It is common for these kinds of families to collapse, with spouses being left as single-parents. This is precisely what Childers’ describes in her book.
While Childers is between the age of 10 and 16, she describes the tough circumstances in which she lives. Childers is the eldest of 7 children, and she is often left in charge of them when her mother wanders away. At home, they do not have a telephone, and there is often no electricity too. They also went to bed to bed hungry.
Childers often regrets what she has experienced. The 1960s was a period when non-whites were locked in a struggle to attain equal social rights. However, this did not mean that whites were well off, as many of them lived at or below the poverty line. The United States was increasingly engaging in war in Vietnam, and this put a strain on the economy. Yet, there was some form of welfare to rely on.
Amid getting an education through welfare, Childers experienced poverty, violence, neglect and shame. While these are experiences that one may not be able to recount calmly, she succeeds in doing so with honesty and grace. It is here that it is noteworthy to mention that she looks back at her dreadful past as though she appreciates what she has been through. Perhaps, these were hard lessons that taught her well.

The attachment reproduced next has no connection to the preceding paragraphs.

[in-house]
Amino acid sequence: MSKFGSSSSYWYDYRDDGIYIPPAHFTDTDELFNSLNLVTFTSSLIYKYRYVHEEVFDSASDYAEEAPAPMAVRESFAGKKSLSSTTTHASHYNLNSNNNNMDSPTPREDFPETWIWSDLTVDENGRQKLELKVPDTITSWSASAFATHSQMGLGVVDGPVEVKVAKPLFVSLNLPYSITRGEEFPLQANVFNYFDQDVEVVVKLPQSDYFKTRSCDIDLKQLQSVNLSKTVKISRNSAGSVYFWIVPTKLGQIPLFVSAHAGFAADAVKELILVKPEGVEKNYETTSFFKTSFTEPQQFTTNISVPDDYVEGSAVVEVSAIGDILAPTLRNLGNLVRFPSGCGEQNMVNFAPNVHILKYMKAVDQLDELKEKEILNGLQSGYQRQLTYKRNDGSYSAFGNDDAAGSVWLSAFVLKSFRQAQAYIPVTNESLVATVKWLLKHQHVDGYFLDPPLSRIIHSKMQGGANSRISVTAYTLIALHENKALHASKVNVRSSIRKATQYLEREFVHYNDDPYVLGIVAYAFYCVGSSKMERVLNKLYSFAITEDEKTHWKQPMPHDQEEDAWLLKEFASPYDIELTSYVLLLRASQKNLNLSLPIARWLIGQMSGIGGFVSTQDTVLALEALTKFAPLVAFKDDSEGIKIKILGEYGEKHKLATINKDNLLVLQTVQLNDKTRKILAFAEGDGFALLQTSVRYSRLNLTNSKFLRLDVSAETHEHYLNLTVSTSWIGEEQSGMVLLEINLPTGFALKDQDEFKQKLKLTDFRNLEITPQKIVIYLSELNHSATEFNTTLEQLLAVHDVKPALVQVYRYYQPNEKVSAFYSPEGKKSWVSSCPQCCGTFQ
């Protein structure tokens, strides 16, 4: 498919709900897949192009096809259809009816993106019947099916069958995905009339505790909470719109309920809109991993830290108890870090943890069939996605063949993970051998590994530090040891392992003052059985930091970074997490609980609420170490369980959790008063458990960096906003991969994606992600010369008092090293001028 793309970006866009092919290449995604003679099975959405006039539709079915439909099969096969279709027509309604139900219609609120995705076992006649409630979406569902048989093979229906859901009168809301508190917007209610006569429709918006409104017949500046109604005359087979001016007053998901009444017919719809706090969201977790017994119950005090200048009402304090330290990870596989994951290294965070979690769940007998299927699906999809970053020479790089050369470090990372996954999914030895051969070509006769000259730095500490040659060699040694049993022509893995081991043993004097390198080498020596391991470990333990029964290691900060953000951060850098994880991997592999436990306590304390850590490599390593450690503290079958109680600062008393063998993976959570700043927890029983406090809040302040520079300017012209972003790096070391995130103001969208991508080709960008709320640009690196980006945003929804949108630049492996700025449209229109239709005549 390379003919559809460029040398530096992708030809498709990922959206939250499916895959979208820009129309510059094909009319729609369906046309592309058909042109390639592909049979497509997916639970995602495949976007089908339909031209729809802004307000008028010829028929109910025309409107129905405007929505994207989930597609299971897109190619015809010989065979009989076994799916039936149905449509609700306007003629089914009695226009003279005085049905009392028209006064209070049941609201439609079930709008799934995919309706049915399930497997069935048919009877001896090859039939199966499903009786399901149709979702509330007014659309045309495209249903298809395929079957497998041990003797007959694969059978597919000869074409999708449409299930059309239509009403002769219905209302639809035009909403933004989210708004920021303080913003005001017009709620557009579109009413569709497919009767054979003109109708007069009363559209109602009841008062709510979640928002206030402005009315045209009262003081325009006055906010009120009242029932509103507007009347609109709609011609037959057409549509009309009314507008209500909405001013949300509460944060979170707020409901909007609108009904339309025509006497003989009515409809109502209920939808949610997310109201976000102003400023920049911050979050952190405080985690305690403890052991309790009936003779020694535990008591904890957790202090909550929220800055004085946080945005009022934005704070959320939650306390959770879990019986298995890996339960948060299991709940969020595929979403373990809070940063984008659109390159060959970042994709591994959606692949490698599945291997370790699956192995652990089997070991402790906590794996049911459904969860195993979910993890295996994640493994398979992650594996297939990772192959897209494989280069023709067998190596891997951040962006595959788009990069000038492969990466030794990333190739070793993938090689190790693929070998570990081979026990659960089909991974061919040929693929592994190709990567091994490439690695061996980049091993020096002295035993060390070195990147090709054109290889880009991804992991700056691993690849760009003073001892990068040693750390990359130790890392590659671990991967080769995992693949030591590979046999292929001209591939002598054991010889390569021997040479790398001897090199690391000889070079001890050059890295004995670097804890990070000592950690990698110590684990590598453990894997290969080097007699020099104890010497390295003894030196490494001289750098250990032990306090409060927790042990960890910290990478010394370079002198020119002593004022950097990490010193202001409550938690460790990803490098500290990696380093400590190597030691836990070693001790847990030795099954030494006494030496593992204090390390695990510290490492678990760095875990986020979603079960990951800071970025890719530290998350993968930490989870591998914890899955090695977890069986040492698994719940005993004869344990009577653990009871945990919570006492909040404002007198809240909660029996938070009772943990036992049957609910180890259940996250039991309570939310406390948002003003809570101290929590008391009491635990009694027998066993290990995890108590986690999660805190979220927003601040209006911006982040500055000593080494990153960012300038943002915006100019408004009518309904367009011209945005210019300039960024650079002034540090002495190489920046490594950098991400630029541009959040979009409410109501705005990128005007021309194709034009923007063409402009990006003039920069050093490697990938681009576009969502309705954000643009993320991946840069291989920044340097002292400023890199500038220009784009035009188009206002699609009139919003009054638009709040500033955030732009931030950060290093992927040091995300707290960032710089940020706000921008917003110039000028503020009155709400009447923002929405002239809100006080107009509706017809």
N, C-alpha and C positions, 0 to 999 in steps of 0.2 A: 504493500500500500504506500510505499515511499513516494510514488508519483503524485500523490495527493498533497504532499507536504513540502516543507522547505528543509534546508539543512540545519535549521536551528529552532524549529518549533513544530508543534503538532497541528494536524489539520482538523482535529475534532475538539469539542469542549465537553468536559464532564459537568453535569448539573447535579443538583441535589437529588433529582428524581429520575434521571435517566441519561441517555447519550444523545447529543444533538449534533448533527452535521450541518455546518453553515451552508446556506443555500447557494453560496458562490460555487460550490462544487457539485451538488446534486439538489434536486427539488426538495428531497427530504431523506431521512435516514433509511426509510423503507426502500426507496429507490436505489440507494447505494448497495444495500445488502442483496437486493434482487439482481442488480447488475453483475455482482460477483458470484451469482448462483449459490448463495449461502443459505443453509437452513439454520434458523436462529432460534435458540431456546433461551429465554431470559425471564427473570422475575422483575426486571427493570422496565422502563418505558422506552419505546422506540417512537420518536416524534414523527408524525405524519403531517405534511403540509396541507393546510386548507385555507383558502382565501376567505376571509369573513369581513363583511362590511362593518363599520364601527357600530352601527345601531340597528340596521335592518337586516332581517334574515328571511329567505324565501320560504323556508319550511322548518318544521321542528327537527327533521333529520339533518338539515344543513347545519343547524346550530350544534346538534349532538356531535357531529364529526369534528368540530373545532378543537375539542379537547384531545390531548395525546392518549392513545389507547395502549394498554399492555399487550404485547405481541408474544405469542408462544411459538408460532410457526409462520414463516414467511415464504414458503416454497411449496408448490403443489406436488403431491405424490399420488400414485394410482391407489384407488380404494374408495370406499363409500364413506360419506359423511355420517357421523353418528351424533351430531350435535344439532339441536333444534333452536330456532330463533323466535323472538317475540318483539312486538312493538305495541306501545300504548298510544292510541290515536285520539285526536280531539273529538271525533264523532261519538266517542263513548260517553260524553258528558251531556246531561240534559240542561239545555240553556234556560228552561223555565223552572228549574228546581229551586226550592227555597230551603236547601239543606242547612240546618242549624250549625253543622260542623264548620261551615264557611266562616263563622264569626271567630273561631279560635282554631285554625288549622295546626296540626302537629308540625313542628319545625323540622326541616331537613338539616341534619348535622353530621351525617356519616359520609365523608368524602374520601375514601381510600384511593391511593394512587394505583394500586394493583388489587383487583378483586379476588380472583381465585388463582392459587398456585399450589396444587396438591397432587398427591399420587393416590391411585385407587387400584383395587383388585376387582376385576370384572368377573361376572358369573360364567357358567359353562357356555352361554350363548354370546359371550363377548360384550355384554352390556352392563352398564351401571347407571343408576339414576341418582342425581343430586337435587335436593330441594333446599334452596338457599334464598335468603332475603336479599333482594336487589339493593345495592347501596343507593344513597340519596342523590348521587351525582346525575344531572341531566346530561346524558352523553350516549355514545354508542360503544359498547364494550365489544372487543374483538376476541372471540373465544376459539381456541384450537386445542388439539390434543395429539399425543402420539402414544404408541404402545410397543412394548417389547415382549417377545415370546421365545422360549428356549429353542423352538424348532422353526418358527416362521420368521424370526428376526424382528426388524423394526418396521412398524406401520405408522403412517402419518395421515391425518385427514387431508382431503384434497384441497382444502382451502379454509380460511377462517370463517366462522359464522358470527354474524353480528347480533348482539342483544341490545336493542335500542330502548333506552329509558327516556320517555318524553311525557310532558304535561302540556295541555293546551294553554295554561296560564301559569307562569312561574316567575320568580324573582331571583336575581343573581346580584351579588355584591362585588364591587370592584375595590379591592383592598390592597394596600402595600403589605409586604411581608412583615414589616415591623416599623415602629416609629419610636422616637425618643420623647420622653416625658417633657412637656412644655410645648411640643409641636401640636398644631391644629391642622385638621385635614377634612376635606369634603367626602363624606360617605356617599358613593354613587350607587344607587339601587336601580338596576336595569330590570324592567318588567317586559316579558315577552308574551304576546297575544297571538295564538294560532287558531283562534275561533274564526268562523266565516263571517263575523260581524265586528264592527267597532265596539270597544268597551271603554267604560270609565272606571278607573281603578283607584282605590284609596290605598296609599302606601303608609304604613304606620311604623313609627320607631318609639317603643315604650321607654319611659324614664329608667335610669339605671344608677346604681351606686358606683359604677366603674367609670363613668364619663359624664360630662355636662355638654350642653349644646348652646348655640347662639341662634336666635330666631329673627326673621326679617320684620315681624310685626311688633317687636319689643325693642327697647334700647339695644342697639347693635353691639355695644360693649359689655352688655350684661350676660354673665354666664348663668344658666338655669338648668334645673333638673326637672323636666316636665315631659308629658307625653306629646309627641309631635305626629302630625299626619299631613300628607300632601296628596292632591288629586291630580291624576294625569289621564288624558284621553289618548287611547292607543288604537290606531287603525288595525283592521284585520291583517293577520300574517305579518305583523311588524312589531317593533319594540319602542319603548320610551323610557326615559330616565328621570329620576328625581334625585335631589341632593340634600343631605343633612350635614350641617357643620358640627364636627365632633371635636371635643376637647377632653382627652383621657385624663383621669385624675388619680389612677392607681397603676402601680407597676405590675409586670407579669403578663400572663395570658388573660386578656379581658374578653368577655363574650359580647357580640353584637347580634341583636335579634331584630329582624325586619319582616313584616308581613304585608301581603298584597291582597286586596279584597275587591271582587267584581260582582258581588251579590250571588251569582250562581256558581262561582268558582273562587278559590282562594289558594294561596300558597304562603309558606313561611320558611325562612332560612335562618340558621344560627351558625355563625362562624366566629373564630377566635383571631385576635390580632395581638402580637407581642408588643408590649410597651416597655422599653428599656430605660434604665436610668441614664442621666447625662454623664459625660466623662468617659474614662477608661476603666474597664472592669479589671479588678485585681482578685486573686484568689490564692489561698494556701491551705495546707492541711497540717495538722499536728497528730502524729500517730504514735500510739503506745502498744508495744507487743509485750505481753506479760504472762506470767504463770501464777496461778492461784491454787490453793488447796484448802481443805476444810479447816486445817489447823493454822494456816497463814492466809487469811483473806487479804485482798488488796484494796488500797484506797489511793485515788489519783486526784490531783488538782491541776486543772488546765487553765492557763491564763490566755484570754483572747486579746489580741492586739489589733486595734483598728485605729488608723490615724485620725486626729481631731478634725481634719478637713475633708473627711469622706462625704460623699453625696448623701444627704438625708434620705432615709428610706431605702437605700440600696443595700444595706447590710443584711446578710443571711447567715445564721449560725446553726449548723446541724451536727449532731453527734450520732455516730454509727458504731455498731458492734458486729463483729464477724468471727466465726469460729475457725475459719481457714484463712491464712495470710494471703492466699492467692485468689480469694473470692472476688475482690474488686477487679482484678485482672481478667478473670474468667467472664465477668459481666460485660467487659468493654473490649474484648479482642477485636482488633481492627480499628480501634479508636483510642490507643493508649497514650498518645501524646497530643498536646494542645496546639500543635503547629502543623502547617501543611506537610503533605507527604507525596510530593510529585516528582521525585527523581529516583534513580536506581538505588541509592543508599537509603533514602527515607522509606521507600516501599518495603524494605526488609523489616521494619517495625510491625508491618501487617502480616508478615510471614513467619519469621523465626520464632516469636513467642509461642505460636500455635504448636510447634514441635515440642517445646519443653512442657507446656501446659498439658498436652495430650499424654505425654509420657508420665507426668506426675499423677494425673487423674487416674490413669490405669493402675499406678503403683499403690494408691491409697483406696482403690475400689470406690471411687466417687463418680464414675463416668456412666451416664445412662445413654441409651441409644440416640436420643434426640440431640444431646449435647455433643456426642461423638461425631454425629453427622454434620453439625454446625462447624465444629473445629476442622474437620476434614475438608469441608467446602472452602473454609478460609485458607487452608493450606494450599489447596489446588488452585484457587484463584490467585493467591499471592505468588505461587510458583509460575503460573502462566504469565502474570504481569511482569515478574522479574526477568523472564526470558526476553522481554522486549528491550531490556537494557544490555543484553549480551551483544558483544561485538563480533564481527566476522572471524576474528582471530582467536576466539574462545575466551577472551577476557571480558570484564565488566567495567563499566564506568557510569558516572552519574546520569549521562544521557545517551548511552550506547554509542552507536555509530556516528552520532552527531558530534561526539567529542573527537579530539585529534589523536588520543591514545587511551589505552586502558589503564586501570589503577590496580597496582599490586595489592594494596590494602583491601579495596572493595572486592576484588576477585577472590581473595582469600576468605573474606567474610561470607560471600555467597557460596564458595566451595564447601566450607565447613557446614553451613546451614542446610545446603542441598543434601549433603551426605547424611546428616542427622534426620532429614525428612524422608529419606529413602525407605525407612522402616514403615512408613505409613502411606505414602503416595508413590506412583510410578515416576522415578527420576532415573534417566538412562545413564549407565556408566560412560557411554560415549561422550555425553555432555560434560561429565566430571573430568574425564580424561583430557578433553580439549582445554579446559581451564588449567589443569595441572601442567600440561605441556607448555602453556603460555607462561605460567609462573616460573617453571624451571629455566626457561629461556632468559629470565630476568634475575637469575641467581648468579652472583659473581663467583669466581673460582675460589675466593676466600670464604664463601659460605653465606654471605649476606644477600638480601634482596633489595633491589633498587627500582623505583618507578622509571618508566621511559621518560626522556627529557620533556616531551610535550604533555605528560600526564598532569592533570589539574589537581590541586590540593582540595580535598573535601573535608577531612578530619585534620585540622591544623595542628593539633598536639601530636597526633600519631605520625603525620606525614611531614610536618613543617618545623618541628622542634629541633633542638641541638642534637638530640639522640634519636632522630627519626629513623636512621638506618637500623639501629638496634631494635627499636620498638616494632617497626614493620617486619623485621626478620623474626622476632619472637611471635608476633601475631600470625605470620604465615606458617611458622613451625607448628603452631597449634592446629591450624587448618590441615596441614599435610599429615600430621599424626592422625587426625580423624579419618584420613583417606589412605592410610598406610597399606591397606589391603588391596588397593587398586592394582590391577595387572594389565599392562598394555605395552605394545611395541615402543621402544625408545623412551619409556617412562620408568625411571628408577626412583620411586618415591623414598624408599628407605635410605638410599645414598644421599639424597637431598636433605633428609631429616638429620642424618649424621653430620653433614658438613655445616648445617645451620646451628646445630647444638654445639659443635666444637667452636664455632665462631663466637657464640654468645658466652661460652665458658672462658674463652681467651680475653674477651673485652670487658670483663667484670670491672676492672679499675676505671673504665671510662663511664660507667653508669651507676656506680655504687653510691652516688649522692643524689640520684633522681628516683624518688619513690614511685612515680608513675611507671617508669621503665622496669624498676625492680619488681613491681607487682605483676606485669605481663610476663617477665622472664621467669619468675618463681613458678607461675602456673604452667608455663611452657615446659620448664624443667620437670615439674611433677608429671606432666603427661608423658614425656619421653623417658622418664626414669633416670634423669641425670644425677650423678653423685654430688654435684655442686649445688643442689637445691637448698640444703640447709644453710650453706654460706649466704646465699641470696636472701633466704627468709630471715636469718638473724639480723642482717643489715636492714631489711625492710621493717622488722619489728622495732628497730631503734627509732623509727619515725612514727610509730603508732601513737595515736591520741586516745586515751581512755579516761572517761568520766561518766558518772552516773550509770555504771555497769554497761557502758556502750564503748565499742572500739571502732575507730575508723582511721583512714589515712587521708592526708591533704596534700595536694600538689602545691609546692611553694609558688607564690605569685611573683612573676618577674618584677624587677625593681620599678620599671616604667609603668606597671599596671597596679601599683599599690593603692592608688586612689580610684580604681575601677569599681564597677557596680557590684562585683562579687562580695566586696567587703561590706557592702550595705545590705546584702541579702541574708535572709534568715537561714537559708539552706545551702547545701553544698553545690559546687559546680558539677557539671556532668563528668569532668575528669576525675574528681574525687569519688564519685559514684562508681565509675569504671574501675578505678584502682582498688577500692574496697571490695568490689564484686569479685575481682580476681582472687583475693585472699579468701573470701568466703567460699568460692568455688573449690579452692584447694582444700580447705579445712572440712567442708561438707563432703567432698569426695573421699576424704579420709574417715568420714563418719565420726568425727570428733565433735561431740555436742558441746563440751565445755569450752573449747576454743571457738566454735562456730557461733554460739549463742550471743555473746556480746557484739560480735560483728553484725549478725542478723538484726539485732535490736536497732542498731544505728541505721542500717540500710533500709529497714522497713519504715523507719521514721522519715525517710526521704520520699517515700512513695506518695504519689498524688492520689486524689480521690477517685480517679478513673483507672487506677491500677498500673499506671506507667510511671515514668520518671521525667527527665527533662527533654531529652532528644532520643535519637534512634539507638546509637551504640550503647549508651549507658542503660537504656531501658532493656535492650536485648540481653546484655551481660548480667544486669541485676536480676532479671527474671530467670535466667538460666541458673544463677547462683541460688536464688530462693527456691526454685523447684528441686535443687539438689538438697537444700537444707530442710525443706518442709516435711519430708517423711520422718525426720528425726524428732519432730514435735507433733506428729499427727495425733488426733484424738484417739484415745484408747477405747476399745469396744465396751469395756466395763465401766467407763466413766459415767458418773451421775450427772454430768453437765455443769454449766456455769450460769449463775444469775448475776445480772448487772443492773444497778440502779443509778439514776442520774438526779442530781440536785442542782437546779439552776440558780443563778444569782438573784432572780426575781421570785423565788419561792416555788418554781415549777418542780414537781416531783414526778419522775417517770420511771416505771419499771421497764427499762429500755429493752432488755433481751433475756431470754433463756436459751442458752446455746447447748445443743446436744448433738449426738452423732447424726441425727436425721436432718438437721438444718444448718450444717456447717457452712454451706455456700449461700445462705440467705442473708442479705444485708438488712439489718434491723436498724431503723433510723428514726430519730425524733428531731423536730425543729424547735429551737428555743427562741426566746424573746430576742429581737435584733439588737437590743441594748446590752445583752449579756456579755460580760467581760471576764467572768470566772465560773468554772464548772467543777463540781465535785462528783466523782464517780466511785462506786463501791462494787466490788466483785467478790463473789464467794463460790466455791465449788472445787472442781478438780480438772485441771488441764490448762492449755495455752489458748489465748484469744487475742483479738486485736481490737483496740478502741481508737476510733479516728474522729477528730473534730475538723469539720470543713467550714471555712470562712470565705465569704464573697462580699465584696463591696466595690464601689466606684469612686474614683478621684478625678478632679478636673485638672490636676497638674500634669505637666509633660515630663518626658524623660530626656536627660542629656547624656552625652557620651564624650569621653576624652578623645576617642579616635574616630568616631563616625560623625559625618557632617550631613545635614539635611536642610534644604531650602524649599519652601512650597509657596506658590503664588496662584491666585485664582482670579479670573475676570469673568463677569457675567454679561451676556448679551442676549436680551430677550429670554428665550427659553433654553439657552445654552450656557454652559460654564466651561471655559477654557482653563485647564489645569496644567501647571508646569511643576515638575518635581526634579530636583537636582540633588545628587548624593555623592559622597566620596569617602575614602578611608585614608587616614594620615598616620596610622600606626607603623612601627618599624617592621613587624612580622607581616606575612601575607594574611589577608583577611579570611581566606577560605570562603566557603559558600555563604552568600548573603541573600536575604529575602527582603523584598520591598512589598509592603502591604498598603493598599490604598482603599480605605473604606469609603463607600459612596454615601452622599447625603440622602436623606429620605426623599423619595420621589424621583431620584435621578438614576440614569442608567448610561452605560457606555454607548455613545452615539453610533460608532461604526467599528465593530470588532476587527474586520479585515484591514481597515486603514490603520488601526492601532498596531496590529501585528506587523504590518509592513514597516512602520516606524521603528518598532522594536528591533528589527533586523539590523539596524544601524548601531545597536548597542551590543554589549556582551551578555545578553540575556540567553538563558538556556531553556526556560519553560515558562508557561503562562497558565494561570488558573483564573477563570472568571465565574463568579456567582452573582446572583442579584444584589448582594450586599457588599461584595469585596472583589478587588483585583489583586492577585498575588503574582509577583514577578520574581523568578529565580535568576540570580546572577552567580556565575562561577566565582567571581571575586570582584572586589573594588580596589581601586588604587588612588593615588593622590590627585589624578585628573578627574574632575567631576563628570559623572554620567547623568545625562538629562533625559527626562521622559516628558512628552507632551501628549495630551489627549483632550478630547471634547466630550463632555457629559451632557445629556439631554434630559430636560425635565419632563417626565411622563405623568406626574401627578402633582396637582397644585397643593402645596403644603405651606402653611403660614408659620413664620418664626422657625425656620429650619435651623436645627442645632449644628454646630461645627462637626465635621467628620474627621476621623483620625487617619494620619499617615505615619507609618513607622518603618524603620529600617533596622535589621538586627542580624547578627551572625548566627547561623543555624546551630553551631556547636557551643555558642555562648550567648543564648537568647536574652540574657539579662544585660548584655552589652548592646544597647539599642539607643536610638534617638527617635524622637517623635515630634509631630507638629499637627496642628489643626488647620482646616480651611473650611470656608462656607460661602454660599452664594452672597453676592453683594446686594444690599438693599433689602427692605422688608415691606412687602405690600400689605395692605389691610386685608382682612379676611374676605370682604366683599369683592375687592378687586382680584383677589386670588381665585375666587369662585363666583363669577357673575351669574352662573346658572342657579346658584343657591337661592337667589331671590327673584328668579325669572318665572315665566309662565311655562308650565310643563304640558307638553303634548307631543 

Childers was not alone in her battle, as her family fought for survival. However, it is her recount of prevailing over unwanted pregnancies and cruel boyfriends that impresses us. She managed to keep her education going despite her struggles outside and within the home. While they lived in bleak conditions, Childers and her sister, Joan, had come to realize one important thing. They knew that they must break the cycle of poverty, and they could do this by getting educated.
At home, she had to contend with single mother who was an alcoholic. While she describes how much she